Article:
With interests in ports and logistics, energy, agri-business, mining and real estate, the Adani Group is one of India’s business powerhouses. Its chairman, first-generation entrepreneur Gautam Adani, has a net worth of US$4.5 billion and regularly makes it to international rich lists. Adani is reclusive by nature, but has recently found himself thrust into the spotlight. It is believed that the rise of his business empire coincides with the ascent of Narendra Modi, the man who could be India’s next prime minister. Read more…

Modi in pole position: but what would his government look like?

Indian women voters wait patiently in a long queue at a polling station during the fifth phase of the Indian General elections in Bhopal, India on 17 April 2014. Nationwide voting began April 7 and runs through May 12, with results for the 543-seat lower house of Parliament to be announced four days later. (Photo: AAP).

Author: Arun R. Swamy, University of Guam

As India goes to the ballot boxes, it seems clear that the ruling Indian National Congress (INC) and its United Progressive Alliance (UPA) coalition will be decimated by the opposition Bharatiya Janata Party (BJP) and its National Democratic Alliance (NDA). The suspense centres entirely on how close the NDA will get to the 272 seats required for a parliamentary majority. Read more…

Consumer confidence shows Indonesia’s prayers may be answered

An Indonesian woman buys her daily needs at a market in Bogor, West Java, Indonesia. (Photo: AAP).

Author: Nigel West, UK.

Despite many economists claiming a rocky outlook is ahead, both investor and consumer confidence in Indonesia is very high. The ANZ-Roy Morgan Indonesian Consumer Confidence survey published in February 2014 revealed that nine out of ten Indonesians believe that the situation over the next five years will be positive, and almost eight out of ten believe that the upcoming year will be one of good fortune. Read more…

Why Beijing shouldn’t worry about Manila’s military upgrades

A dilapidated Philippine Navy ship is anchored off Second Thomas Shoal, locally known as Ayungin Shoal. (Photo: AAP).

Author: Joseph Franco, RSIS

On 28 March 2014 Manila signed a US$420 million contract for the delivery of 12 Korean Aerospace Industries FA-50 aircraft for light surface attack and lead-in fighter roles. The purchase marked the return of the Philippine air force to the jet age. So far, it is the highest point in the Philippines’ gradual build-up of a ‘minimum credible defence posture’, and a recapitalisation of Southeast Asia’s least-capable military with the support of the US. Read more…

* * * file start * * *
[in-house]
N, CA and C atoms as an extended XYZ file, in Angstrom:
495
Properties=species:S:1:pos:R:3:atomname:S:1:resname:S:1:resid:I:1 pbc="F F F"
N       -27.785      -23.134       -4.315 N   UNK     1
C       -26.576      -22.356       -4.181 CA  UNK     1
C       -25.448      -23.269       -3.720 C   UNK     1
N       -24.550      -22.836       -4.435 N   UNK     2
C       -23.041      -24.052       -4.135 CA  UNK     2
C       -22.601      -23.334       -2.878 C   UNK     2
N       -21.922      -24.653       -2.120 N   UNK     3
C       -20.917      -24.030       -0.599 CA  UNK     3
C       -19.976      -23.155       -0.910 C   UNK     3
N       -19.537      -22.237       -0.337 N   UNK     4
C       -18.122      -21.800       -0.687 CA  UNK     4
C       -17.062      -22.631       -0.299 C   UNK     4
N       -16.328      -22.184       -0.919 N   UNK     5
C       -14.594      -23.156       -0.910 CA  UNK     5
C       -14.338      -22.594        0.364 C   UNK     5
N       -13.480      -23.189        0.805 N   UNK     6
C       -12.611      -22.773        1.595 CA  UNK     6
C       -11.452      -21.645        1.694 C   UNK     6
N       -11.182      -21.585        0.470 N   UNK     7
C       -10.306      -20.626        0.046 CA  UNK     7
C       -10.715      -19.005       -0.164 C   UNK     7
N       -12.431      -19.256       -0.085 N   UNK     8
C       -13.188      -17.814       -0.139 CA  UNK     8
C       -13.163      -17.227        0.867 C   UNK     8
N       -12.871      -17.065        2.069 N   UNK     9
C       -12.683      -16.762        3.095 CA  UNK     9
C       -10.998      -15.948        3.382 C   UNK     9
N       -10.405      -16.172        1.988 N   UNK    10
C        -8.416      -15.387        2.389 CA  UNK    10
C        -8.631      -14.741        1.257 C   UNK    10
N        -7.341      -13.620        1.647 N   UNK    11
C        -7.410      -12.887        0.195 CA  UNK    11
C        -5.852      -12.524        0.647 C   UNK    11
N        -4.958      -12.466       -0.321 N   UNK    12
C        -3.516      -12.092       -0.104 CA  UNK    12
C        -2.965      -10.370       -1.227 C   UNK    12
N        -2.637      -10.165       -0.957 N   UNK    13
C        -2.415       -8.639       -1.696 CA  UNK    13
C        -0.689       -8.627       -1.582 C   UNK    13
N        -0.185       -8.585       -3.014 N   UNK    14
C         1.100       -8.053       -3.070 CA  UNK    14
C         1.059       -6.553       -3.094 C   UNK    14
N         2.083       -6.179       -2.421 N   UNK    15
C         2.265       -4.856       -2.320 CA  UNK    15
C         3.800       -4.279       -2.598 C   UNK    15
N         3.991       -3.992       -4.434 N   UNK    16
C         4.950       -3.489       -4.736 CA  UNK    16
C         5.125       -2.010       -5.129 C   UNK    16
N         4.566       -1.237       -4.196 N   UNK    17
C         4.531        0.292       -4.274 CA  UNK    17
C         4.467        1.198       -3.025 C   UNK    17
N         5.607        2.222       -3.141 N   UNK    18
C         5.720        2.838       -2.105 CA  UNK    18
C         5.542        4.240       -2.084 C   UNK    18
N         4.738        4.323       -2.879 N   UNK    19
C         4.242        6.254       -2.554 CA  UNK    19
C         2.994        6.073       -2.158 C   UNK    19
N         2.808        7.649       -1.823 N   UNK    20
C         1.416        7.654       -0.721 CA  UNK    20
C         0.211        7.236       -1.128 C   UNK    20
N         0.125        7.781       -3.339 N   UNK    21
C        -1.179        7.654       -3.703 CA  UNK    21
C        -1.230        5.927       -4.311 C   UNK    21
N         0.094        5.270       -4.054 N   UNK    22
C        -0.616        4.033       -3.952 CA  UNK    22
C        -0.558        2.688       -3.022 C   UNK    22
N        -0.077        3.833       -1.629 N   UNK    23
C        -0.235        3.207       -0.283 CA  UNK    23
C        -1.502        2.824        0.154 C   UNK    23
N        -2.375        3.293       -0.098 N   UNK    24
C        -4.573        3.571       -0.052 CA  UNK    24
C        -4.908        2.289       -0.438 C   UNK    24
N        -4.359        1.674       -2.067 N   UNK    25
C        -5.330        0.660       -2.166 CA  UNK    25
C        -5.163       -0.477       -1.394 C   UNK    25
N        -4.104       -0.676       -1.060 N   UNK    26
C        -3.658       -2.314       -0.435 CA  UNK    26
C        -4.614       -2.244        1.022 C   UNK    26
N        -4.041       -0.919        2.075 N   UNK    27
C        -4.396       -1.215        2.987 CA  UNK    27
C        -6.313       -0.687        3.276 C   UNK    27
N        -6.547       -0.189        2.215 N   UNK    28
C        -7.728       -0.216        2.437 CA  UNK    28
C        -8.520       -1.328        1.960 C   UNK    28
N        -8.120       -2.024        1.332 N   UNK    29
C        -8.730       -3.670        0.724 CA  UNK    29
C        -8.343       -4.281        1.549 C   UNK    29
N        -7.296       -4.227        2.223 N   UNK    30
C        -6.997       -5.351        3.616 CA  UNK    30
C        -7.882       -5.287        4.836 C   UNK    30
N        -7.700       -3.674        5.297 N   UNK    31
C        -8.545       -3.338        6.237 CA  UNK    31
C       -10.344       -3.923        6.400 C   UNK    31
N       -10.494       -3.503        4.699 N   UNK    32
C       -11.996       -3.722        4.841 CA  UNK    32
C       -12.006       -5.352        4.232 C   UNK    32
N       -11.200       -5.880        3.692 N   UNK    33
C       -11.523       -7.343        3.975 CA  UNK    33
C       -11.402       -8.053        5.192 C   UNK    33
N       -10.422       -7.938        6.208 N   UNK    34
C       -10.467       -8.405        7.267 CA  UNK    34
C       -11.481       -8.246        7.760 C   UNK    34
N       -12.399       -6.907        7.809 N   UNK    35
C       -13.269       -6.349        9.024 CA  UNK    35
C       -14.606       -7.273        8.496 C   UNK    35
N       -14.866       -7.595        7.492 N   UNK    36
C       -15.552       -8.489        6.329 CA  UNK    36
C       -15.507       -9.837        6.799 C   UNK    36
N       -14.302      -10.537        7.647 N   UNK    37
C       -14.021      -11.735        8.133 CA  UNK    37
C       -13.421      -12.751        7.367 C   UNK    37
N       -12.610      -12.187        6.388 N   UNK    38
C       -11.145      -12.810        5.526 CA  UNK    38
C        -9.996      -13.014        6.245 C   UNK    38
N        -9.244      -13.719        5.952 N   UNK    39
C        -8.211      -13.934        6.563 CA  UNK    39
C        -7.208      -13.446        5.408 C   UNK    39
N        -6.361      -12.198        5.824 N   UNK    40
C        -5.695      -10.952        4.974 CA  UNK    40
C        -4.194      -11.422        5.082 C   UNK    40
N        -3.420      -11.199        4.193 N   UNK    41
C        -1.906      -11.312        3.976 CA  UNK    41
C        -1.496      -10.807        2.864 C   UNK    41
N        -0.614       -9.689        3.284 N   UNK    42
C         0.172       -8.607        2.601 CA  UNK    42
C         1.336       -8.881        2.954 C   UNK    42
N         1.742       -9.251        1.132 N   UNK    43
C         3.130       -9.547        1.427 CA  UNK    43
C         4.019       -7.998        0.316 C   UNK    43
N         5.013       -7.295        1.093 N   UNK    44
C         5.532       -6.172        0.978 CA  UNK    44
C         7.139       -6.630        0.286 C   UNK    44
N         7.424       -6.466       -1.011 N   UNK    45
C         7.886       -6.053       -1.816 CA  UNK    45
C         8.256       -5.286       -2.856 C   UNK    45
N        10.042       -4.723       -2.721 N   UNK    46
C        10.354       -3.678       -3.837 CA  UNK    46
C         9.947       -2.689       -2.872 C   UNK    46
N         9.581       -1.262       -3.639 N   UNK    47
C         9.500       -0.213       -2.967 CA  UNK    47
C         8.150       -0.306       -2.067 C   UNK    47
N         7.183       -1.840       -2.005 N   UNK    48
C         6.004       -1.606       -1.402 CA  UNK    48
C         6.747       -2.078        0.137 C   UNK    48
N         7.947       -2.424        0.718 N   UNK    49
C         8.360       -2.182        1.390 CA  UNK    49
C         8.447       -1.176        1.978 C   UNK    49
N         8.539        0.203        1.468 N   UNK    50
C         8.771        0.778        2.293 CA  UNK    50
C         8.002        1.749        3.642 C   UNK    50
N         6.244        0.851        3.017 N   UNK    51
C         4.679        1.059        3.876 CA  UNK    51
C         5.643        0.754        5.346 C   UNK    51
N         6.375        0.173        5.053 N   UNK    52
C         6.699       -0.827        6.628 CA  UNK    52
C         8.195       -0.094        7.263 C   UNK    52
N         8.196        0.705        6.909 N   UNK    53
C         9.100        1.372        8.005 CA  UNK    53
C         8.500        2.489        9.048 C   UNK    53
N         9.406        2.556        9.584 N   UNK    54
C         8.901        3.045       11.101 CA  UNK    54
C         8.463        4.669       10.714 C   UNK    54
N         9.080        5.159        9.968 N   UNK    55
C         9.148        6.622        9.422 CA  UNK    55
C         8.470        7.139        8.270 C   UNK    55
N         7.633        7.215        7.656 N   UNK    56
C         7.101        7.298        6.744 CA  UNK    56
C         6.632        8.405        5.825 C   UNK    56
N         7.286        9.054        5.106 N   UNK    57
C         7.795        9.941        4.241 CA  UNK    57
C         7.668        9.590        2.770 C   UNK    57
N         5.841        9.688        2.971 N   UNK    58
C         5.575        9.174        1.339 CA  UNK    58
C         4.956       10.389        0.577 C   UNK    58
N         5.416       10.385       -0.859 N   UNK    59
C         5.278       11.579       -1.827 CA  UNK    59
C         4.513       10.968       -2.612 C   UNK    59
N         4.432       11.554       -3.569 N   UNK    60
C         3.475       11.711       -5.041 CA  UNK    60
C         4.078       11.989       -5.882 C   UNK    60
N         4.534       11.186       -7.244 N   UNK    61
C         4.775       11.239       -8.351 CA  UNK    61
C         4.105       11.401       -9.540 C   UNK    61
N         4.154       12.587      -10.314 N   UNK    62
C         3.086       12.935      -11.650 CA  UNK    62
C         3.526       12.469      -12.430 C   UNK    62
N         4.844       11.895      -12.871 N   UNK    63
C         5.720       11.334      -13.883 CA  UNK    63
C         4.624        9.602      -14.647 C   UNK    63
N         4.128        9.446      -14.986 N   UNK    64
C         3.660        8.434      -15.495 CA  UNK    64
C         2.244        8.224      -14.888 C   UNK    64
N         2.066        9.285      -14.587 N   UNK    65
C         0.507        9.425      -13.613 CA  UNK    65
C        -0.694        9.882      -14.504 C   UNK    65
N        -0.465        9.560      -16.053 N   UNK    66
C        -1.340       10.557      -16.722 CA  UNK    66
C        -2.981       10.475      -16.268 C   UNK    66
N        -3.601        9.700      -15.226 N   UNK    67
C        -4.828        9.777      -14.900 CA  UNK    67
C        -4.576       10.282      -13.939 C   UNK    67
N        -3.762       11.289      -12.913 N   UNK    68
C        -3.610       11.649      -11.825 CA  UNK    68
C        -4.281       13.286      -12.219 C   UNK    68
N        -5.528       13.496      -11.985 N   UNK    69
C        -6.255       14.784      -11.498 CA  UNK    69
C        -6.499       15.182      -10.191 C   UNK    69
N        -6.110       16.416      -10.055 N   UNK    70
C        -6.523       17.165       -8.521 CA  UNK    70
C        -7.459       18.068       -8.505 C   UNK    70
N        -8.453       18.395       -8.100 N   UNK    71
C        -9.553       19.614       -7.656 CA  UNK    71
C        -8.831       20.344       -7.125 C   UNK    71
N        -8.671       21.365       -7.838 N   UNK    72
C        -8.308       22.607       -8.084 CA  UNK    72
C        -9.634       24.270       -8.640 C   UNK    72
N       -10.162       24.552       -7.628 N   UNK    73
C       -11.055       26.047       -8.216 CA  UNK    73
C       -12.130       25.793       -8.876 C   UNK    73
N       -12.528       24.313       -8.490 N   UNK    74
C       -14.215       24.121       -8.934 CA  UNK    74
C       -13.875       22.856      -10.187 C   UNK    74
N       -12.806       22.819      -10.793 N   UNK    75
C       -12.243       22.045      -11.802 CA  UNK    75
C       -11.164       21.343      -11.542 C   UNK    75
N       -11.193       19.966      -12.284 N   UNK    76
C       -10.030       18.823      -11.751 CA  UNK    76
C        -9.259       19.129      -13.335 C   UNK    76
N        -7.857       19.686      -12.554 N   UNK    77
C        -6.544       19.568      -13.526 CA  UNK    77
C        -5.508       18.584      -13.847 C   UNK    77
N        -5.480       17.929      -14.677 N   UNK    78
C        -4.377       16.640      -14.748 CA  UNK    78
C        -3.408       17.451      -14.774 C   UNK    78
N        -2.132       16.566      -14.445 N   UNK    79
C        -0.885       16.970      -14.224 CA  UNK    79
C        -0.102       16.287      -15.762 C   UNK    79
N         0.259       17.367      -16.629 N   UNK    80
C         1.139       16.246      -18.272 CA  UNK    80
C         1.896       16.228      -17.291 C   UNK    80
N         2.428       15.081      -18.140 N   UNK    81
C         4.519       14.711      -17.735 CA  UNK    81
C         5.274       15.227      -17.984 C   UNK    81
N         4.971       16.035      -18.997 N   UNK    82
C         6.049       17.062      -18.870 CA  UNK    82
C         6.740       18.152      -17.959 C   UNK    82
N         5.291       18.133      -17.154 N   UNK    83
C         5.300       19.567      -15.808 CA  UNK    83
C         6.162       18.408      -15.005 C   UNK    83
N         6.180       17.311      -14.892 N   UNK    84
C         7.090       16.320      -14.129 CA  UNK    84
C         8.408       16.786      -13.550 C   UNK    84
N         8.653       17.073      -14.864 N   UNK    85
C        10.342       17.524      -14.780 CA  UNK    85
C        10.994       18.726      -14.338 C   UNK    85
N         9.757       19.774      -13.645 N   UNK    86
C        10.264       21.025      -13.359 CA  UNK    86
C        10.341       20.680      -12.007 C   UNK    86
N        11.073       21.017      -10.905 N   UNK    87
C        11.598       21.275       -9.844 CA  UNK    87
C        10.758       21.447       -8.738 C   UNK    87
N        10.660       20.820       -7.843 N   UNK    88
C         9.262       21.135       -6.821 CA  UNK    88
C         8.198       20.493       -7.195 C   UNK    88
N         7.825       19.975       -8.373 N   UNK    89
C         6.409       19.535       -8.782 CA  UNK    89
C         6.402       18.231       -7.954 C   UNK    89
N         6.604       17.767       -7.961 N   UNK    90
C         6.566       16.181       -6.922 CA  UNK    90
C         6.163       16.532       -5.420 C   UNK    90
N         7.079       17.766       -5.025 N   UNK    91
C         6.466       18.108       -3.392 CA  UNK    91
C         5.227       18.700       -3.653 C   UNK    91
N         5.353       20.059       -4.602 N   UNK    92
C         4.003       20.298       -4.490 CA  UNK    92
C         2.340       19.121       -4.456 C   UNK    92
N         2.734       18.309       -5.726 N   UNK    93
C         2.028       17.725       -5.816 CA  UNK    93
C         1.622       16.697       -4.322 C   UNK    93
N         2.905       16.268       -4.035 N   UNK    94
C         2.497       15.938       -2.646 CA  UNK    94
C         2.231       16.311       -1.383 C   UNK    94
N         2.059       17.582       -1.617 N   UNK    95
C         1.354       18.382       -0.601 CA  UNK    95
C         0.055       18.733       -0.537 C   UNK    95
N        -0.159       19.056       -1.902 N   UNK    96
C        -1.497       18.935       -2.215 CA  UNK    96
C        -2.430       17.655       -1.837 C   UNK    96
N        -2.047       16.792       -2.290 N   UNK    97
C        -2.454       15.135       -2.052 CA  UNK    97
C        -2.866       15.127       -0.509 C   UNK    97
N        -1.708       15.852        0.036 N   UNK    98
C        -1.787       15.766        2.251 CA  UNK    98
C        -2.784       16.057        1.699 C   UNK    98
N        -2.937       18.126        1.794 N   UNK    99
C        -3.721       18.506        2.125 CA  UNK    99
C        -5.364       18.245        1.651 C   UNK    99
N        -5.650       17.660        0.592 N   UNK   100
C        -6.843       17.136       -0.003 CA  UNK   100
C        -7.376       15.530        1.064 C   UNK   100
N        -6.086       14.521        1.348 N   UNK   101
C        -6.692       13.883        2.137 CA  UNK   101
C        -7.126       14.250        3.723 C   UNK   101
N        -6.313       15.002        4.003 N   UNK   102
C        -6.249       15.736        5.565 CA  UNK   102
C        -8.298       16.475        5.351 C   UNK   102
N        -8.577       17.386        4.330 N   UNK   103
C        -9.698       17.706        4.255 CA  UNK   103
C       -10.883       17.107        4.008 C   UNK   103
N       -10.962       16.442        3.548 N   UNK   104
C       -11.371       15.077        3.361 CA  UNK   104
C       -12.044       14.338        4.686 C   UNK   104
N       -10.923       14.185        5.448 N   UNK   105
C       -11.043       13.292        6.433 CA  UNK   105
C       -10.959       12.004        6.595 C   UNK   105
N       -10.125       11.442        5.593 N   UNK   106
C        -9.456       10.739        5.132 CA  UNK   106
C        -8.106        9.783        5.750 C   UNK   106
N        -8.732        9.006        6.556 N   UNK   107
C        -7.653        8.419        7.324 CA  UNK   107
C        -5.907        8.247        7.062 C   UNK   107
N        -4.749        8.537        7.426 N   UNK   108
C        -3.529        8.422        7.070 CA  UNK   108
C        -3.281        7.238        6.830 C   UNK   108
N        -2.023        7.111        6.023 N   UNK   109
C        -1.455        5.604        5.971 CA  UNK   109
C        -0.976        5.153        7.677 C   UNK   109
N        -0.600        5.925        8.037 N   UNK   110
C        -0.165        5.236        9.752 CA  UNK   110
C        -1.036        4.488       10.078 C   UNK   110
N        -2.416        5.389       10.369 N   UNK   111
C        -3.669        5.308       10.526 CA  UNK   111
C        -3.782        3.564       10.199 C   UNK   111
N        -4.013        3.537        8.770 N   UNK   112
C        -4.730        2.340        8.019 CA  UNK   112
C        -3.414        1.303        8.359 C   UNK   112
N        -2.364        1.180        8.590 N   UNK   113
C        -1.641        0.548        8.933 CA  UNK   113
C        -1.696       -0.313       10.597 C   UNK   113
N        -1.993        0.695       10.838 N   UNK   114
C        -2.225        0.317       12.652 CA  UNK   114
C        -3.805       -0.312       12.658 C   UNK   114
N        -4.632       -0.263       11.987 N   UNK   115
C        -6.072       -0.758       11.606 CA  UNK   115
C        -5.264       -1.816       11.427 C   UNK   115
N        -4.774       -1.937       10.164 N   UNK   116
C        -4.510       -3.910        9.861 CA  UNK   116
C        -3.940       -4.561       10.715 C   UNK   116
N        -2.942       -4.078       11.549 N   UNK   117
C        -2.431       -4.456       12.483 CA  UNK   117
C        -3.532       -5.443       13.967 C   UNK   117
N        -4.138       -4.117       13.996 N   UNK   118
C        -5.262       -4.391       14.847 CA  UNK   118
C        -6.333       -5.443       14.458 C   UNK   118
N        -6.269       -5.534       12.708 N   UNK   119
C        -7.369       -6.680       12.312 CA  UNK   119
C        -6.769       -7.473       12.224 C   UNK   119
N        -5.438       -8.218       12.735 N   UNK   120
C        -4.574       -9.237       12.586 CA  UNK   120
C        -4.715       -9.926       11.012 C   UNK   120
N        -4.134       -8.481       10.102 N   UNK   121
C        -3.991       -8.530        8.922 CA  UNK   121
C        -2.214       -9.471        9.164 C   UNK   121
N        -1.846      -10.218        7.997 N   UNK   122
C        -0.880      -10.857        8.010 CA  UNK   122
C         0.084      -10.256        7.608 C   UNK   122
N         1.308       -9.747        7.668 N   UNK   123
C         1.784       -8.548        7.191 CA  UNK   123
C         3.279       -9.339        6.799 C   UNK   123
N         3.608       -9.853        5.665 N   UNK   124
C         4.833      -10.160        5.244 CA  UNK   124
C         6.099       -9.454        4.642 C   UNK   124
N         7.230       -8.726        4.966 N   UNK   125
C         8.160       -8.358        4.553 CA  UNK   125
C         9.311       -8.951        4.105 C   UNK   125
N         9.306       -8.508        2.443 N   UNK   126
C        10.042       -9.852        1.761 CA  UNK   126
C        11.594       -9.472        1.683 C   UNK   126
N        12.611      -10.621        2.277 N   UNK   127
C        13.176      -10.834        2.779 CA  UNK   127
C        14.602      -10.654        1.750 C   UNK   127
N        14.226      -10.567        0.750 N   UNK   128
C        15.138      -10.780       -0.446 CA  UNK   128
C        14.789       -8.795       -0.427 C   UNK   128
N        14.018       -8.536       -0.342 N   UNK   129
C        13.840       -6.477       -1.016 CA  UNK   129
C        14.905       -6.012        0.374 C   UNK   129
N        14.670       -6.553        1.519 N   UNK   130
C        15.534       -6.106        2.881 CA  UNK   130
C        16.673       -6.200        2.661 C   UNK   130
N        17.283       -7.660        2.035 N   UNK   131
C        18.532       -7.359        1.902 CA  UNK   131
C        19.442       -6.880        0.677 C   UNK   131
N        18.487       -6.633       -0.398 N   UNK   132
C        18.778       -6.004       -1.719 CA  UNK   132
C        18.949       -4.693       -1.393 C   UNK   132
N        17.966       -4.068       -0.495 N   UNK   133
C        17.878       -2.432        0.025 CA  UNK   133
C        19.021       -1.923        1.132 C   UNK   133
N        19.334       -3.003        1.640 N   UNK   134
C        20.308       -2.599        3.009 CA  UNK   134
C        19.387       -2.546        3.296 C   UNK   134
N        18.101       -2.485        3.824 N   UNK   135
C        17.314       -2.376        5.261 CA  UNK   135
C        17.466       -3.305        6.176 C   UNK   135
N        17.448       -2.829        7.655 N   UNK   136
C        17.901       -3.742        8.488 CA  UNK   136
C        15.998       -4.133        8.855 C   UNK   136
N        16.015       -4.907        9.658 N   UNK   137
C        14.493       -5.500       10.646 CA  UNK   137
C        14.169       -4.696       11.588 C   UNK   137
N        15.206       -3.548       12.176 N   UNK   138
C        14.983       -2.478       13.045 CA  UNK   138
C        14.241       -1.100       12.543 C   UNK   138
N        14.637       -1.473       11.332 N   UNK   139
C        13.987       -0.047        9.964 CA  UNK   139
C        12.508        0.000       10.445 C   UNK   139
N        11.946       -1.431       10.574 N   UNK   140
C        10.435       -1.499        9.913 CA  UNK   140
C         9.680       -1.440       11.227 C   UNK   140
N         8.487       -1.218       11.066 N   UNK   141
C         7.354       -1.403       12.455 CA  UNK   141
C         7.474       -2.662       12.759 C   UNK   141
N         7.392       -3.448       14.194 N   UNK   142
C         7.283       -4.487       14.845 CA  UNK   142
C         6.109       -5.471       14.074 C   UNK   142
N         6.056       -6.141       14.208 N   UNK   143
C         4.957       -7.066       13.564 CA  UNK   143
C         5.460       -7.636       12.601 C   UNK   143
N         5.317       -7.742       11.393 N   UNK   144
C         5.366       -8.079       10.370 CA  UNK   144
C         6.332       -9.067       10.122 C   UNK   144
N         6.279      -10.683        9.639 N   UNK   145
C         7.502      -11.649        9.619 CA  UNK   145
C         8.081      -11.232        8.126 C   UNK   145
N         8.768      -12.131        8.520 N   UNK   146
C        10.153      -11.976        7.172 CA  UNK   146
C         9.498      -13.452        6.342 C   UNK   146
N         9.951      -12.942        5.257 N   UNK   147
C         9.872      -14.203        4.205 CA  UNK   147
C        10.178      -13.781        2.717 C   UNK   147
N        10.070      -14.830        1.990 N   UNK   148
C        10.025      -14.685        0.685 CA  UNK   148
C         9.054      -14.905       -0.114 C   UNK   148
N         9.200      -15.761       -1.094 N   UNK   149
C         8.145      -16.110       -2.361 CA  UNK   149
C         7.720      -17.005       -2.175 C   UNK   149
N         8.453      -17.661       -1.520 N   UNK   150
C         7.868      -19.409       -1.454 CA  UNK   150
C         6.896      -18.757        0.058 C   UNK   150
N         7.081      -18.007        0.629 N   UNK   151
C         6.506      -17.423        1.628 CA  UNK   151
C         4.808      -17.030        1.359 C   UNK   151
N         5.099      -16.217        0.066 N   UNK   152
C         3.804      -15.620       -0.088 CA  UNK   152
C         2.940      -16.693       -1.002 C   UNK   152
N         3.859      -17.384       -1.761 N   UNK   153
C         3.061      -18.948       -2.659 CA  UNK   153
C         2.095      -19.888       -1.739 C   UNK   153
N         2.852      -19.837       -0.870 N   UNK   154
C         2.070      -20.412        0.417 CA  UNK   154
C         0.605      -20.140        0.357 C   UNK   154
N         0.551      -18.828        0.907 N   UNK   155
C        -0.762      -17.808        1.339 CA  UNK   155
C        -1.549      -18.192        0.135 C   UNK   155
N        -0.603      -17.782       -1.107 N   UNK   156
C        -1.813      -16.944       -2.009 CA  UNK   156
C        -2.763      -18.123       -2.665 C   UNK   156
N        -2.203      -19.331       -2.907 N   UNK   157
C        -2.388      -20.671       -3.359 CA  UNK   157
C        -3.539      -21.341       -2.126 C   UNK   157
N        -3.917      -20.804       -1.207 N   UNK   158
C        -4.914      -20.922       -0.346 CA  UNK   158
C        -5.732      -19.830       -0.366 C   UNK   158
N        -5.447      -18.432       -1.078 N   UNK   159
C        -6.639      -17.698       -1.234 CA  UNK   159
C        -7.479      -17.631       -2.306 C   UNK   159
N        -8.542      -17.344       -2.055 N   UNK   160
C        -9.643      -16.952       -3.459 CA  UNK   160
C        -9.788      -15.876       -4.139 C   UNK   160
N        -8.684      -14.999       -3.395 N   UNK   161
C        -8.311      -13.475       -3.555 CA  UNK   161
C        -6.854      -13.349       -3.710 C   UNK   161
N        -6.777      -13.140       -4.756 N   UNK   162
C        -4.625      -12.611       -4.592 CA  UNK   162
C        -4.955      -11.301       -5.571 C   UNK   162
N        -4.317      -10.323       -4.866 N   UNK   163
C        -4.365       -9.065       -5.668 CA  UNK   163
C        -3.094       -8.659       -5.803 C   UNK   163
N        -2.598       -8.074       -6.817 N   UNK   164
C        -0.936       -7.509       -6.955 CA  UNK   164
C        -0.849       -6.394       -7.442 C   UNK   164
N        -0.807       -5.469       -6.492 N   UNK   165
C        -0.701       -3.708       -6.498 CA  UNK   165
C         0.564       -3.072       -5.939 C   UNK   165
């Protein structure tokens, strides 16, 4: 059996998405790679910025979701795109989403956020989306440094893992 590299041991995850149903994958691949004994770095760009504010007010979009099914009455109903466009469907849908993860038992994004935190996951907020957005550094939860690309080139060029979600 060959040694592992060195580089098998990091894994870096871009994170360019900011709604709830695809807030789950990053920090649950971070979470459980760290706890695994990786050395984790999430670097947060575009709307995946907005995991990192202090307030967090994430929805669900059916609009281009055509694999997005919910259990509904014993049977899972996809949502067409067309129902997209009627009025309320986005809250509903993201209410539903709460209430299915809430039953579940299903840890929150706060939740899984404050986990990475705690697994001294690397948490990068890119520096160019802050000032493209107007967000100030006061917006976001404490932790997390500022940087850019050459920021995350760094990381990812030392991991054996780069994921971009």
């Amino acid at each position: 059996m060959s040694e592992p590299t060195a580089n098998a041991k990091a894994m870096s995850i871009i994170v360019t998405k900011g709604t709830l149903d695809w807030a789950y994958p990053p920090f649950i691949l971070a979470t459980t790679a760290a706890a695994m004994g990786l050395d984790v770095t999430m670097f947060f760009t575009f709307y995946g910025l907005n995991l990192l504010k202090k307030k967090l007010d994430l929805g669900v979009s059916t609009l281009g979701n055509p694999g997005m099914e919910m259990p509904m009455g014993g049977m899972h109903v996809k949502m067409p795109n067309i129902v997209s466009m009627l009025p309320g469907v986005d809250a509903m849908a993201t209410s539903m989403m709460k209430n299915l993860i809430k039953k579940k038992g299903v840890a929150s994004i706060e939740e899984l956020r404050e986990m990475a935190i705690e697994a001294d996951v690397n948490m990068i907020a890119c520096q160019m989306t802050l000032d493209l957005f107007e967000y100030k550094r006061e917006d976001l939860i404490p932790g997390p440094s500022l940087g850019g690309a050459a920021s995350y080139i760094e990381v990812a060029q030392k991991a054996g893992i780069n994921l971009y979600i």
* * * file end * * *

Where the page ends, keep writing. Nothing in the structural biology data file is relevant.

How Indonesian local governments spend too much on themselves

Aceh citizens wait in line to vote at a polling station in Banda Aceh in 2012 to elect a governor and mayor. (Photo: AAP).

 Authors: Günther Schulze and Bambang Suharnoko Sjahrir

Indonesian districts spend excessively on their own administration — money that could be spent on delivering public services for the people. The key problem is that democratic accountability is not (yet) sufficiently effective. After the 2001 decentralisation the districts, the third tier of government after center and provinces, are responsible for the provision of basic services such as health, education, and infrastructure and spend around a third of the consolidated government budget. Read more…

Why China stands to benefit from ambiguity on Crimea

Russian President Vladimir Putin (R) and his Chinese counterpart Xi Jinping (L) take part in video conference in Sochi, Russia, in February 2014 (Photo: AAP).

Author: Maria Repnikova, Asan Institute for Policy Studies and Georgetown University

From the outset of the Russia–Ukraine escalation, Russian official sources claimed to have secured China’s support. Most recently, following Russia’s official annexation of Crimea, President Vladimir Putin thanked China and India, which abstained from the UN Security Council vote condemning Russia.

In reality, however, Russia’s projection of China’s stance in this crisis has been misconstrued, as China consistently favoured strategic ambiguity Read more…

Modi and manifesto set sky-high expectations

Crowds show their support for Narendra Modi, the current favorite to win the Indian elections in Vadodara, India on 9 April 2014. (Photo: AAP)

Author: Rajiv Kumar, Centre for Policy Research

The manifestos that have been made in the run-up to the Lok Sabha elections are trying to please everyone. One has to read between the lines to truly appreciate the nuances and identify the differences.

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Reforms vital for Vietnamese economy to stay on track

Cyclists ride past a large poster advertising luxury cars on a road in Hanoi on July 4, 2012. (Photo: AAP)

Author: Suiwah Leung, ANU

After several years of macroeconomic turmoil, 2013 finally saw a return to some semblance of stability in the Vietnamese economy. There is no time to lose.

The government needs to push through significant reforms in key areas in order to lift long-term growth. Read more…